From JA Konrath to Lee Goldberg, established authors are dipping their toes in the ebook stream in ever increasing numbers, seeing how the waters feel. Meanwhile, the news of the fall of Dorchester has been almost the equivalent of a sign of the End Times, accompanied with wailing and gnashing of teeth.

And then I see Ed Gorman has picked up news about another person in the book business going ebook.

But I'm not convinced the end of the world - the book publishing world, that is - is near.

Now, if there are authors who have a good reason to be jaded right now, it's not the ones who've never landed a deal for their manuscripts, and it's not the ones who self published and failed to see their books sell to the point where they became the next John Grisham. It's the ones who've been caught up in the situation with Dorchester, who now have to fight to get rights back. I can imagine that some people finally thought their dream of being a published author was becoming a reality. They'd signed on the dotted line... Only to hear the rumors in the community first, before those of us published by Dorchester even got the news from what is apparently now their former editorial staff.

For the most part I've stayed out of this discussion, for a variety of reasons. One is that few actually know enough to offer any kind of enlightened evaluation, and the people like Brian Keene who already are offering critical analysis have been doing a better job than I ever could.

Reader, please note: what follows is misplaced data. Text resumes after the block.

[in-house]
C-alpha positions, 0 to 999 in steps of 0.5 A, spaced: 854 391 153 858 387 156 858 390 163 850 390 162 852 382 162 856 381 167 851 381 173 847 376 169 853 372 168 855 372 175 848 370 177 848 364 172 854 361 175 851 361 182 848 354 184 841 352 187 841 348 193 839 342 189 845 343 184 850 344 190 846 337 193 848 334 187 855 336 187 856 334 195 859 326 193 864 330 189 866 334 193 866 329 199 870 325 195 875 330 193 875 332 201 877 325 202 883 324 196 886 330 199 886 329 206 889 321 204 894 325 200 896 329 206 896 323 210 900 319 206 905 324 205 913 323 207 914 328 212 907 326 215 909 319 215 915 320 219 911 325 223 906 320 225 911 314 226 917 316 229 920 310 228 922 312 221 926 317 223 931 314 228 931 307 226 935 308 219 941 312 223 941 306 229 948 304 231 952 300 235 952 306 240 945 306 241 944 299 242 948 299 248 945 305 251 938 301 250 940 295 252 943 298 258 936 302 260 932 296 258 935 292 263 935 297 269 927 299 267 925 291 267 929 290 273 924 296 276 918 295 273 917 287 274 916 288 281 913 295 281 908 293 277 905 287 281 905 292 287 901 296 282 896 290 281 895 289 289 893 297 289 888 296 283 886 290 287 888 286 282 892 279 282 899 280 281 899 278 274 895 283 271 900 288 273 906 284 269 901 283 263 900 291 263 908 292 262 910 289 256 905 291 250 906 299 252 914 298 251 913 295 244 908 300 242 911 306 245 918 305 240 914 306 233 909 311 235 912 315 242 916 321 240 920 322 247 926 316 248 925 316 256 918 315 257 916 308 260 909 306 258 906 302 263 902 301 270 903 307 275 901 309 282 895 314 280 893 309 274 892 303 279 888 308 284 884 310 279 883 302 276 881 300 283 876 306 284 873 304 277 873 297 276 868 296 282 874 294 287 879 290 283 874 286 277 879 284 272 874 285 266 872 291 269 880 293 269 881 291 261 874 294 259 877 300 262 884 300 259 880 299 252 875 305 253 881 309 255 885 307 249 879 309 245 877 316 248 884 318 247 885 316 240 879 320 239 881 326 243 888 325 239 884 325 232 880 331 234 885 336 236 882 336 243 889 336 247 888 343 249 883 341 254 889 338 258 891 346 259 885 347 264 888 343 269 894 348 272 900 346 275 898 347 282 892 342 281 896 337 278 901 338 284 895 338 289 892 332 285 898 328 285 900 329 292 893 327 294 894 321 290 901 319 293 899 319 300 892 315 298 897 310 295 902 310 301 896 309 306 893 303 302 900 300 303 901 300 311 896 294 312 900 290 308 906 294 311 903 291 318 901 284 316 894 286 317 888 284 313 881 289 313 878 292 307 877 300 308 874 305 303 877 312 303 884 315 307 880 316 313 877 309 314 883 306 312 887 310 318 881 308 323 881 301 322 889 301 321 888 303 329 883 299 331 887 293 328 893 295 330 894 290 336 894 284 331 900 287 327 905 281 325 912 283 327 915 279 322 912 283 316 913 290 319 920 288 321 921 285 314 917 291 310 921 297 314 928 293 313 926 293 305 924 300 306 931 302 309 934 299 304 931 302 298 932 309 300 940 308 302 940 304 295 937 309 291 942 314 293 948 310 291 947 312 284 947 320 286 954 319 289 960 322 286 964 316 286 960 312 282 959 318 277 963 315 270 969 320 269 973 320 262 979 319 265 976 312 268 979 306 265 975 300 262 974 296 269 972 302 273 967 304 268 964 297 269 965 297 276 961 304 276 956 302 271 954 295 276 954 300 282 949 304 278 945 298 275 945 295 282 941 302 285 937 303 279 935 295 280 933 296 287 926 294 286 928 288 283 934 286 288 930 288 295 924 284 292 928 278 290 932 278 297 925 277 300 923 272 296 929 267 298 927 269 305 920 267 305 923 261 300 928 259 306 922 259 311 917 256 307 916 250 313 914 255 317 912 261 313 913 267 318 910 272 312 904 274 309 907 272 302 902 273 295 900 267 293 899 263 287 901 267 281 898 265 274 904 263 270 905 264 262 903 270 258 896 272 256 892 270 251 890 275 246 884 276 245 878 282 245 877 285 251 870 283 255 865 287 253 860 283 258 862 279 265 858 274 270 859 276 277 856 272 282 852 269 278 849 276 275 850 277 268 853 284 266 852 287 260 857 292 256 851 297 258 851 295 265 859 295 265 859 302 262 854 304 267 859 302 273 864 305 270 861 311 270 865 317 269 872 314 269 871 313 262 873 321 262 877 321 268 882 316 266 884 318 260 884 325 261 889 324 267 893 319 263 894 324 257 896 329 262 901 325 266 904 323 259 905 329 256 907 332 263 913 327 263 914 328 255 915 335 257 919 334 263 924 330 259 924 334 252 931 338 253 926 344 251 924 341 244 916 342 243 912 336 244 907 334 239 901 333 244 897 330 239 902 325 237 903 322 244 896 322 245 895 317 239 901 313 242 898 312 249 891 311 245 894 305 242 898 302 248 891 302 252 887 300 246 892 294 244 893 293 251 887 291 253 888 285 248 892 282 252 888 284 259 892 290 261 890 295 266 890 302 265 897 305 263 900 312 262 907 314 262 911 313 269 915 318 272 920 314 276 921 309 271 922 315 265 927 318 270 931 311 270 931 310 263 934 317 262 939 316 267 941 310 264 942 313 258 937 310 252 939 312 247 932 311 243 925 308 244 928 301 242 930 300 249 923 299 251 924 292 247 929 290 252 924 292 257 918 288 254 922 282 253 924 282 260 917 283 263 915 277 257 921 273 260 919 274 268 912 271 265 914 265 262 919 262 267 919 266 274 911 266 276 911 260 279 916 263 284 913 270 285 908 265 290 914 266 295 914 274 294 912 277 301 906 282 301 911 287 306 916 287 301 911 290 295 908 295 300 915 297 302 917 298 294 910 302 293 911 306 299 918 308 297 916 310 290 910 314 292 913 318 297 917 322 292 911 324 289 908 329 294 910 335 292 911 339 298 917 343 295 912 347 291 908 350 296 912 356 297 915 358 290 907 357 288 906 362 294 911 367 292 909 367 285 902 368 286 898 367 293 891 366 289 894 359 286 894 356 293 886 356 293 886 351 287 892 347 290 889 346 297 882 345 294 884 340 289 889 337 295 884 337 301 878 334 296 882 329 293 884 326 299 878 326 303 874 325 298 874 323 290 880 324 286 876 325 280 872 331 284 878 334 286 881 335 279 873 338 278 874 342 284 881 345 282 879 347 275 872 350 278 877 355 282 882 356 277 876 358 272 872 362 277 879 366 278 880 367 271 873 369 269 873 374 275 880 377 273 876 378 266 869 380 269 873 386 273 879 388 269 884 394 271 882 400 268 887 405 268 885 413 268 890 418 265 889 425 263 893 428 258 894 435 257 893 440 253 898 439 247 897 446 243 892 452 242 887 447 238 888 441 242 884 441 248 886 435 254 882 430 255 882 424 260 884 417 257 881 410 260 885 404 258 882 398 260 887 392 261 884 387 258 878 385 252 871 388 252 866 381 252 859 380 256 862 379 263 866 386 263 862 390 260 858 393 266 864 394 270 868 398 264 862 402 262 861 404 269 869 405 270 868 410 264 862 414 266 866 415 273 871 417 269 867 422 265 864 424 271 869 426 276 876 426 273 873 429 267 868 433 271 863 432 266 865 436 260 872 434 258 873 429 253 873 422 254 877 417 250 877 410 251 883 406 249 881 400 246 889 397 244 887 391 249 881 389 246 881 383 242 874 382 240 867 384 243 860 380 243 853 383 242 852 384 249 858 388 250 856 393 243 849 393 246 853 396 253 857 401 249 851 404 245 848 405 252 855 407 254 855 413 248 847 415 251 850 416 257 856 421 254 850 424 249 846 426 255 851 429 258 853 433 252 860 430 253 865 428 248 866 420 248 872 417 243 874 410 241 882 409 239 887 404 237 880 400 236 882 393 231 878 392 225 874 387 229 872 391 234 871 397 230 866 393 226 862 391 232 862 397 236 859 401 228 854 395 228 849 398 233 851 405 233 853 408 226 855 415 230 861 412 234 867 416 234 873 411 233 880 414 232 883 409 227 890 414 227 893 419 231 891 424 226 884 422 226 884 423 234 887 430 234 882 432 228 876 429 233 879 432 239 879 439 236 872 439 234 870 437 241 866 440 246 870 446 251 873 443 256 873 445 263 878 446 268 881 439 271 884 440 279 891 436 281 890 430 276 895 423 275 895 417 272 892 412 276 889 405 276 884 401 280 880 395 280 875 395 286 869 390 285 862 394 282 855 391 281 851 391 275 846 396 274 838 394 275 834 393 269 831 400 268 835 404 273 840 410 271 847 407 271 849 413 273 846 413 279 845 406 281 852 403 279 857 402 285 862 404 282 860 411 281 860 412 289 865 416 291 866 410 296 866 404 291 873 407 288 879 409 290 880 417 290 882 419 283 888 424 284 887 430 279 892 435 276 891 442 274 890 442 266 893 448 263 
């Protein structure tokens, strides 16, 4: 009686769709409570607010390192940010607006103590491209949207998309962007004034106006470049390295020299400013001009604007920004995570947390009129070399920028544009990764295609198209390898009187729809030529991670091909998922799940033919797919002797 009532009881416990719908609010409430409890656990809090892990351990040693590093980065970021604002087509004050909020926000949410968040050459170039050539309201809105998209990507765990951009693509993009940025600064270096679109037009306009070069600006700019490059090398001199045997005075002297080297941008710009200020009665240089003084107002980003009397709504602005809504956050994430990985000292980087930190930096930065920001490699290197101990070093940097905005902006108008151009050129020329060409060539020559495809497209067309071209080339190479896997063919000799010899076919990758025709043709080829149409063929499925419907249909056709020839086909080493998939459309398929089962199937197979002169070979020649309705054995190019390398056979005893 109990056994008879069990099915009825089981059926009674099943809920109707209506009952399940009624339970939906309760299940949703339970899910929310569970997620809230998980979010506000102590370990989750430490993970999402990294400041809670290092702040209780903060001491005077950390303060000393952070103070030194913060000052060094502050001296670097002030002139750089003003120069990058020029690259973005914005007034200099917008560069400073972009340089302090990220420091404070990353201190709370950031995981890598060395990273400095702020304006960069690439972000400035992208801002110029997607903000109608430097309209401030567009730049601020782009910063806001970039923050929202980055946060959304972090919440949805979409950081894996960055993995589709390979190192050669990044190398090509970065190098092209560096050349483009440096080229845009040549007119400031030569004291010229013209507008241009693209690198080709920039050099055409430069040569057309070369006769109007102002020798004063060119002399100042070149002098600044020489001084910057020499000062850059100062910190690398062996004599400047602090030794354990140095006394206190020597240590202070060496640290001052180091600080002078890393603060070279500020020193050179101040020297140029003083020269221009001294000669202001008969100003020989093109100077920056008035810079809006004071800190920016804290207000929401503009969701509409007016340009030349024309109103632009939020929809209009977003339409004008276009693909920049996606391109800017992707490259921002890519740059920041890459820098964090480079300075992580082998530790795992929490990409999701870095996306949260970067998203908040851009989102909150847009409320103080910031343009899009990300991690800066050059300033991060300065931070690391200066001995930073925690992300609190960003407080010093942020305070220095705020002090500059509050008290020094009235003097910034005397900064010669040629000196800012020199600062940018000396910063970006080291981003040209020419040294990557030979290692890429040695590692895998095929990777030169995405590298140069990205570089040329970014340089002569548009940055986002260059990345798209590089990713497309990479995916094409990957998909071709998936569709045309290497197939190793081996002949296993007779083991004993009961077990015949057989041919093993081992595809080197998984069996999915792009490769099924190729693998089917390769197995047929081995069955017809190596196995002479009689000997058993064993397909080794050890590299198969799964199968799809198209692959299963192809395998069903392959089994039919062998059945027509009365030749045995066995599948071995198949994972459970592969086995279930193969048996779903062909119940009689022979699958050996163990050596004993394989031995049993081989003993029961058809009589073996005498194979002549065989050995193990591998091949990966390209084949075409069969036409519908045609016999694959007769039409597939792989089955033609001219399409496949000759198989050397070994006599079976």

One of the other reasons is that I'm just not that surprised.

Look, businesses fold every single day. We watched the economy collapse two years ago, stumble in a way it hadn't since the 30s, and people are surprised it's affected publishing? Every time a bookstore or publisher falls it's a sign?


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Comment by I. J. Parker on August 25, 2010 at 8:10am
I'm glad to hear it. As for late payments, I haven't paid much attention. Things could get hung up at the agent's office, too. Still, you're probably right about that.
Comment by Sandra Ruttan on August 25, 2010 at 6:38am
IJ, I will only say that Dorchester was late paying me, but they did pay me in full, and it most certainly was not a full year that they were late. Maybe other authors were having different problems, but that doesn't mean everyone was. My situation wasn't perfect, but it wasn't the worst, and I know other authors who told me they were always paid on time without issue.

The royalties for ebooks is substantially higher than the royalty amounts for the paperbacks. I'm not going to say it's perfect, but Dorchester certainly wasn't the only publisher - as you've indicated - that picked a standard percentage.

And if I were to list all the publishers I've heard complaints about for late/slow payments and they were all unlisted by MWA, there wouldn't be a lot of books eligible for the Edgars.
Comment by I. J. Parker on August 25, 2010 at 5:05am
I don't know. I gather from Brian's blog on this that Dorchester started to hold back checks a year ago and now owes quite a bit to its authors. That doesn't strike me as the practice of a reliable publisher. I'd move on to better things and not shed any tears over losing such a publisher. No one has answered my original question on this: how much of the electronic sales is Dorchester paying its authors? Many may be in the same miserable situation of getting only 12 1/2 - 15 % from each sale as I am on my old contracts. I hope there is a way to renegotiate.
Comment by John McFetridge on August 25, 2010 at 4:22am
Well, books do seem a little anachronistic these days so sometimes I'm not surprised that they're immune from the world. Sometimes I think books are like jazz music.

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